Not so fast. Upon further investigation, I noticed something very interesting. The common ancestral couple is on my father's side, but my mother shares this match with me! This "Spofford" Cousin matches not only me- but my mother, my sister and my two nieces on Chromosome 14. Therefore, the match on Chromosome 14 must come from my mother's ancestry, not my father's. So, is this once promising match a total failure? Take a look at Chromosome 5. That little dark blue smudge is a match that my sister shares with this cousin, but my mother and myself do not. Now, that one could be from my dad's side!
|For a closer look, please click on the charts to enlarge|
Since I do not have my father's data at 23andMe, but I have tested his two siblings there, I checked to see if either one matches this cousin. Neither one does. This makes it impossible at this time to absolutely determine if this stretch of matching DNA on Chromosome 5 was inherited from the Spoffords. If, in the future, other matches show up that are descended from the Spofford or Hopkinson Families that will clarify the situation. Since I do have my father's data over at FTDNA's Family Finder, another possibility is to compare his raw data file with his Spofford Cousin at an independent project that compares data files from both companies, like GEDmatch (if she is willing to submit).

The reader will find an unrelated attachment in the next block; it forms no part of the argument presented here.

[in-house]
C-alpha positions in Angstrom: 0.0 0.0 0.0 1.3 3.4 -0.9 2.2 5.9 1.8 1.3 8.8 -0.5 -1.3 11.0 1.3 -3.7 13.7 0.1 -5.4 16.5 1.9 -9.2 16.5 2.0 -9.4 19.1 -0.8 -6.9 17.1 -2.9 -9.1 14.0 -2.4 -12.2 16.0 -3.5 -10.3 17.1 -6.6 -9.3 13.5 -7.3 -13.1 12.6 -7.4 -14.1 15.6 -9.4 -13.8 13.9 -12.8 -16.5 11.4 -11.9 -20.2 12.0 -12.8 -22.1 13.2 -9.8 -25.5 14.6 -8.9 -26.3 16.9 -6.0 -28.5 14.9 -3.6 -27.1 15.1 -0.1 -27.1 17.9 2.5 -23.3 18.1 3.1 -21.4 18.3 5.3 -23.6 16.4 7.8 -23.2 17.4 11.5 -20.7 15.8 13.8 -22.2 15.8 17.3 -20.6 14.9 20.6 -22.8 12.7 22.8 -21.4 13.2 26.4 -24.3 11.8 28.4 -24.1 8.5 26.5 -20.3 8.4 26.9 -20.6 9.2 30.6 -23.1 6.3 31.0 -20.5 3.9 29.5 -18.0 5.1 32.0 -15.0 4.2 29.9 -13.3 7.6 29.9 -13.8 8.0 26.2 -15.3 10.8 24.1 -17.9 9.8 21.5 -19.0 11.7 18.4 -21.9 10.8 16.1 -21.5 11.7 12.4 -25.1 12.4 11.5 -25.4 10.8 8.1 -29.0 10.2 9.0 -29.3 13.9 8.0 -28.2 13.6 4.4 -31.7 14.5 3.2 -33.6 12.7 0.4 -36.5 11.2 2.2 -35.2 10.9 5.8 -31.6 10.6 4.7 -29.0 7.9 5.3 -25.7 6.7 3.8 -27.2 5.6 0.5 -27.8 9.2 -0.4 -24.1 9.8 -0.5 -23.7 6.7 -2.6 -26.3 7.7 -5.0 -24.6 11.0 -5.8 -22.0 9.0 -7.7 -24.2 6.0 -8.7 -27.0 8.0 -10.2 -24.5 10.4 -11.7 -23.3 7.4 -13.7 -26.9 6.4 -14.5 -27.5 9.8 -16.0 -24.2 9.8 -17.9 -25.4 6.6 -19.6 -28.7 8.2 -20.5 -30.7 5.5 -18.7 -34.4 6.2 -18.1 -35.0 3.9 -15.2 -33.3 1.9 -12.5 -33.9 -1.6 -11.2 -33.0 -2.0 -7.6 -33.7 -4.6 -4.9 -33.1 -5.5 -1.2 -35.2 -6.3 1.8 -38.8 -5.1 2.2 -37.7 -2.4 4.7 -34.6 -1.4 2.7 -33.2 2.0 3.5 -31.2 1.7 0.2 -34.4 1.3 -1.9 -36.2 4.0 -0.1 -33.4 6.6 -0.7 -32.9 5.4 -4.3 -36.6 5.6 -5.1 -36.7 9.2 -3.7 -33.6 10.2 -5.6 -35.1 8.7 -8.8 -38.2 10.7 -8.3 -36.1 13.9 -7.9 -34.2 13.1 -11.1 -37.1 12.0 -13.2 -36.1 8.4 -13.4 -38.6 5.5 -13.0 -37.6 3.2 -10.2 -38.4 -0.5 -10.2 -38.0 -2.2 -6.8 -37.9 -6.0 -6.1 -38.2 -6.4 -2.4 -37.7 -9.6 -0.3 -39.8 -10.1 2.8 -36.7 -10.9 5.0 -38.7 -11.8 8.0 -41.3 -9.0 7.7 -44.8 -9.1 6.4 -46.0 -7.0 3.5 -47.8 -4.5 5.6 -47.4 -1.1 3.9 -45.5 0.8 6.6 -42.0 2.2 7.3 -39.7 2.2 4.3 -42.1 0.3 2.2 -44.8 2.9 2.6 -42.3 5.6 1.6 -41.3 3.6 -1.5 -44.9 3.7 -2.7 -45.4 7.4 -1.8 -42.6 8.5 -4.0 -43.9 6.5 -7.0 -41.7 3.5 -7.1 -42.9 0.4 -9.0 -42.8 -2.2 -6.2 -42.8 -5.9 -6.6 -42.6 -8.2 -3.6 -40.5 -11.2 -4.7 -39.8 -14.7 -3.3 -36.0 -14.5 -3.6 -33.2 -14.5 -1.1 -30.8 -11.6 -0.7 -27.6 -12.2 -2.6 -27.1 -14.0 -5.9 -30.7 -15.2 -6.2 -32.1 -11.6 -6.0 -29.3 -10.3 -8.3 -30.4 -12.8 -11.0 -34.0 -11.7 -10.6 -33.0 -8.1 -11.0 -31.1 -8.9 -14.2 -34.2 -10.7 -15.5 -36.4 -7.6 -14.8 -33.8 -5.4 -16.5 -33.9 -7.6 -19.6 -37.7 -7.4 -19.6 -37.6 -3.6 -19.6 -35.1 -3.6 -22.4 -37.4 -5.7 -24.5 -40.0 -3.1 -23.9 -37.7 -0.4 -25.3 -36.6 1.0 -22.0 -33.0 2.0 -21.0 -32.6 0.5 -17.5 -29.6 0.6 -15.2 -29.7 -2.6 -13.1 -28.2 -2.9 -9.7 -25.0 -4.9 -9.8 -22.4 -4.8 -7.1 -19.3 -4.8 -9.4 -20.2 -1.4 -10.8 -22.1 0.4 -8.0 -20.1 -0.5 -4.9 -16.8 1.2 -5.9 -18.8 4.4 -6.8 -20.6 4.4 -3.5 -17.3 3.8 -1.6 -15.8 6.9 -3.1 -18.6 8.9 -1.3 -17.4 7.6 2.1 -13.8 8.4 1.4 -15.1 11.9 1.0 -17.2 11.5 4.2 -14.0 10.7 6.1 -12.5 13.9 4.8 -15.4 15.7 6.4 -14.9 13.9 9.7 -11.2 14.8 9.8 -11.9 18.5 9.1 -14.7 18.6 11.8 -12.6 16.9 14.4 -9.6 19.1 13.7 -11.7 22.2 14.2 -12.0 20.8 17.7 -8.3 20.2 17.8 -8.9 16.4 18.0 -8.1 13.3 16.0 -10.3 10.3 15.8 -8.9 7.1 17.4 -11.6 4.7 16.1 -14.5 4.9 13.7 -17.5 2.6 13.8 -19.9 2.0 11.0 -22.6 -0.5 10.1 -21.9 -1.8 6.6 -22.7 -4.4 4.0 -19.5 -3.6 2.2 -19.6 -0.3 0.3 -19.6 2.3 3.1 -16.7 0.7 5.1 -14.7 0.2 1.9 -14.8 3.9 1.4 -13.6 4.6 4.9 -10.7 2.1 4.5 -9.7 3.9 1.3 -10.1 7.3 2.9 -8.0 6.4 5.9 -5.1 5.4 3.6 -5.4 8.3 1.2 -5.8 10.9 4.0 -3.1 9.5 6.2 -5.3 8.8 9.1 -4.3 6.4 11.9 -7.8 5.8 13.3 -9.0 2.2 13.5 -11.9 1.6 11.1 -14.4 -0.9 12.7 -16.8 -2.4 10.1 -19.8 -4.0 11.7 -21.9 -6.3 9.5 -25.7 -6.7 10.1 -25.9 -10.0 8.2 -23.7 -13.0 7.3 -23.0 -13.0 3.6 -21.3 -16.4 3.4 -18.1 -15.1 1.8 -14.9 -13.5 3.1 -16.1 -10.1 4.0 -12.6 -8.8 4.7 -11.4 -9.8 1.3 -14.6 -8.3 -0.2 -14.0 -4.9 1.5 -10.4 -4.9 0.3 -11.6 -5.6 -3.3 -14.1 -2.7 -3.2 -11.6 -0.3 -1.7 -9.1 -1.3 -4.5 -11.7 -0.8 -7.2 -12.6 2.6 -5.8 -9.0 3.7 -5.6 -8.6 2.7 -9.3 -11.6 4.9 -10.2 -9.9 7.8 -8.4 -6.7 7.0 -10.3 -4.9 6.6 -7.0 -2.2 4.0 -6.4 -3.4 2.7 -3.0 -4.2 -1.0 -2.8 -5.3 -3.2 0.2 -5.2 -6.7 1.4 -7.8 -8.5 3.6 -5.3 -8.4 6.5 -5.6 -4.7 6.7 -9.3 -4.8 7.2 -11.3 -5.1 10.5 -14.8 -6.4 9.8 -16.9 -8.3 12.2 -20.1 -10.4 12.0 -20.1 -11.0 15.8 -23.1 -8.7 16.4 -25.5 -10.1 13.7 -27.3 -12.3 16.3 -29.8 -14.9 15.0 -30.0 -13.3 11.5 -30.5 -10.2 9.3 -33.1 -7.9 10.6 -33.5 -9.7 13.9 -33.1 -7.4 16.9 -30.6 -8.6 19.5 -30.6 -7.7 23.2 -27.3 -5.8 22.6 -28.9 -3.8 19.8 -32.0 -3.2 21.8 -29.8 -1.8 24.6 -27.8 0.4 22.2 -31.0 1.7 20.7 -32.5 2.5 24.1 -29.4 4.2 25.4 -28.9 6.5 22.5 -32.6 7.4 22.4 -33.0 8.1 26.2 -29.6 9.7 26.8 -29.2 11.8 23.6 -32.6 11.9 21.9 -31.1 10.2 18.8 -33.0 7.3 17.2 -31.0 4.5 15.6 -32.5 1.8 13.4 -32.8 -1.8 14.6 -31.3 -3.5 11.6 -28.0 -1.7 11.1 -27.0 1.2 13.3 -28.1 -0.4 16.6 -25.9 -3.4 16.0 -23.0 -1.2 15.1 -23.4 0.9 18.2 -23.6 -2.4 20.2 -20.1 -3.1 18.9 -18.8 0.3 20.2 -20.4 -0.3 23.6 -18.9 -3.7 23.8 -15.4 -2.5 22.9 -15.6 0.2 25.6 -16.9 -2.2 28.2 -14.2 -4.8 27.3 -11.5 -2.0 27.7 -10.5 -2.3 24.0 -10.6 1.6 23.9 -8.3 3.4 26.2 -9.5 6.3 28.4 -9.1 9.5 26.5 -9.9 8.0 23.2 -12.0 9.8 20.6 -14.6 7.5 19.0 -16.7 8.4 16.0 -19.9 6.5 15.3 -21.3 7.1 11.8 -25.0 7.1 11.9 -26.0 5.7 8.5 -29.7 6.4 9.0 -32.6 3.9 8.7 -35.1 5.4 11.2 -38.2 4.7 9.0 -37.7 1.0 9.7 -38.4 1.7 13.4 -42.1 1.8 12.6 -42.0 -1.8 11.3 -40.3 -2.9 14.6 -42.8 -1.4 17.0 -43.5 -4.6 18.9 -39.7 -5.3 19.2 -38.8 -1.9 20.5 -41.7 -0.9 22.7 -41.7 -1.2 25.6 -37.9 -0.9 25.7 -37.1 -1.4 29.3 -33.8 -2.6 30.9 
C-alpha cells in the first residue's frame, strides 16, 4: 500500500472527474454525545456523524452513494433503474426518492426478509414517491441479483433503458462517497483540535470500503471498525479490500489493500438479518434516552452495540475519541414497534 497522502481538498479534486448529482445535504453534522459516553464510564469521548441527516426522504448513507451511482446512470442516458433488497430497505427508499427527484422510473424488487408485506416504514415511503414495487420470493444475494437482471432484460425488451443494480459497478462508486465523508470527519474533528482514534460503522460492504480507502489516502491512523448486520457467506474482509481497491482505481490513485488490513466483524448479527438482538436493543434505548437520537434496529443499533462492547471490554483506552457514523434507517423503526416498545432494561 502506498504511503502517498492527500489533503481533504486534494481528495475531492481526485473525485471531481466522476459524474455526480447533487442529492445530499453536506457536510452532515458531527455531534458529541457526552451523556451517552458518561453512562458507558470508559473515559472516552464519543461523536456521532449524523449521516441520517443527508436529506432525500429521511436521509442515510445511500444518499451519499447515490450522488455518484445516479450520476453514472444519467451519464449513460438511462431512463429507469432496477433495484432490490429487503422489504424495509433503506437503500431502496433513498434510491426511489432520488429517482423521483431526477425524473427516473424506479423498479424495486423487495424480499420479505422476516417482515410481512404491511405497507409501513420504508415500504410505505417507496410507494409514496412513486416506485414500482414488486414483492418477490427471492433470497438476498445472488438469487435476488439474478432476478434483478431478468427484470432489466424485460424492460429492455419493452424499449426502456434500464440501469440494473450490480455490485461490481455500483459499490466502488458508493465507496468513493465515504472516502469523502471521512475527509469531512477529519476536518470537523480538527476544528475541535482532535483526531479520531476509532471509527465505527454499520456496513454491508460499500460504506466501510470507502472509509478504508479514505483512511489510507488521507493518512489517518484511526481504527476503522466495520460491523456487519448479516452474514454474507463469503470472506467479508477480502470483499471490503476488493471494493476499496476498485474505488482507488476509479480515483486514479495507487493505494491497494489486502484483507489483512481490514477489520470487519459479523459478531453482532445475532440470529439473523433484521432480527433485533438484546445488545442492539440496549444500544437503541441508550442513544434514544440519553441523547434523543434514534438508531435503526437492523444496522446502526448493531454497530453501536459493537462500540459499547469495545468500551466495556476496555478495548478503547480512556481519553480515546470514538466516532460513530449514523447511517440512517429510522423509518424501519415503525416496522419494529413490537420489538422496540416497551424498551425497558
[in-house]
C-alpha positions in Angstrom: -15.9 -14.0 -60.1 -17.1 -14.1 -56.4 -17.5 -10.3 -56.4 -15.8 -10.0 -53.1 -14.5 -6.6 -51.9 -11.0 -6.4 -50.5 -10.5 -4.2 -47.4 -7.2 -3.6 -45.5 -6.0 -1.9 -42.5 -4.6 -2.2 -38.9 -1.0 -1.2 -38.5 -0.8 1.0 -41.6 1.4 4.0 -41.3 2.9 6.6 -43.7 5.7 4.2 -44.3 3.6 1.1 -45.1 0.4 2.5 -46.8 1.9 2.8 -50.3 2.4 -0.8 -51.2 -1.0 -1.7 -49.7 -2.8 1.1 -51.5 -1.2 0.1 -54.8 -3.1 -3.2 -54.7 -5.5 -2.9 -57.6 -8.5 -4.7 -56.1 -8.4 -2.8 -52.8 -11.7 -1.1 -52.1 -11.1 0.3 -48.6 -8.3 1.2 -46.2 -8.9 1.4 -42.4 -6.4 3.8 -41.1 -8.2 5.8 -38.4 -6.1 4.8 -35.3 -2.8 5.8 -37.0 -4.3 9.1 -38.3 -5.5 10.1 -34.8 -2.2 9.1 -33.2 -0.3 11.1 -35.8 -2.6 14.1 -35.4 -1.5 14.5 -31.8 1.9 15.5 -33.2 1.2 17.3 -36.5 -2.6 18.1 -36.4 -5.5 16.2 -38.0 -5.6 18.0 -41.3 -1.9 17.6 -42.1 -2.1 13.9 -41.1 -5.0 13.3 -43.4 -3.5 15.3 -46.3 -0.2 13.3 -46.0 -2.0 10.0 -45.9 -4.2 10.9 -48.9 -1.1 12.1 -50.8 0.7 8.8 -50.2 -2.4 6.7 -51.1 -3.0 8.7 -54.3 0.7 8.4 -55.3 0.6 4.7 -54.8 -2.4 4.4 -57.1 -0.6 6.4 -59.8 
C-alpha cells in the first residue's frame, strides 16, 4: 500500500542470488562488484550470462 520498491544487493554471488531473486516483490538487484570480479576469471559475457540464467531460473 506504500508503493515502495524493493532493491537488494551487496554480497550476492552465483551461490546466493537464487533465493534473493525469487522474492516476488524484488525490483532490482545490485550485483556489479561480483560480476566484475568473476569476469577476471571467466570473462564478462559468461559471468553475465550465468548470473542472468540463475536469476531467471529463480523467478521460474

Because of the matching DNA on Chromosome 14, I examined my Spofford Cousin's family tree a bit more to see if I could determine from where that match might originate. I couldn't help but notice the surname Shellenbarger figuring prominently on her tree. I have written in the past about my mother's mysterious Stolebarger great great grandparents here and here and my theory that their often misspelled surname with its many variants could have evolved from a similar name. Sure enough, both the Shellenbargers and the Stolebargers were German immigrants living in Pennsylvania in the early 1800s and members of both families ended up in Iowa by the late 1800s. I could not find a solid connection, but this match will cause me to be more keenly aware of my mother's links to these Pennsylvania Dutch families, including our Roderick, Long and Roemig ancestors. This may even lead me to finally start that Stolebarger Y-DNA Project. In fact, I still have an unused kit sitting here waiting for a Stolebarger, Stolabarger or Stoalabarger male. Any takers?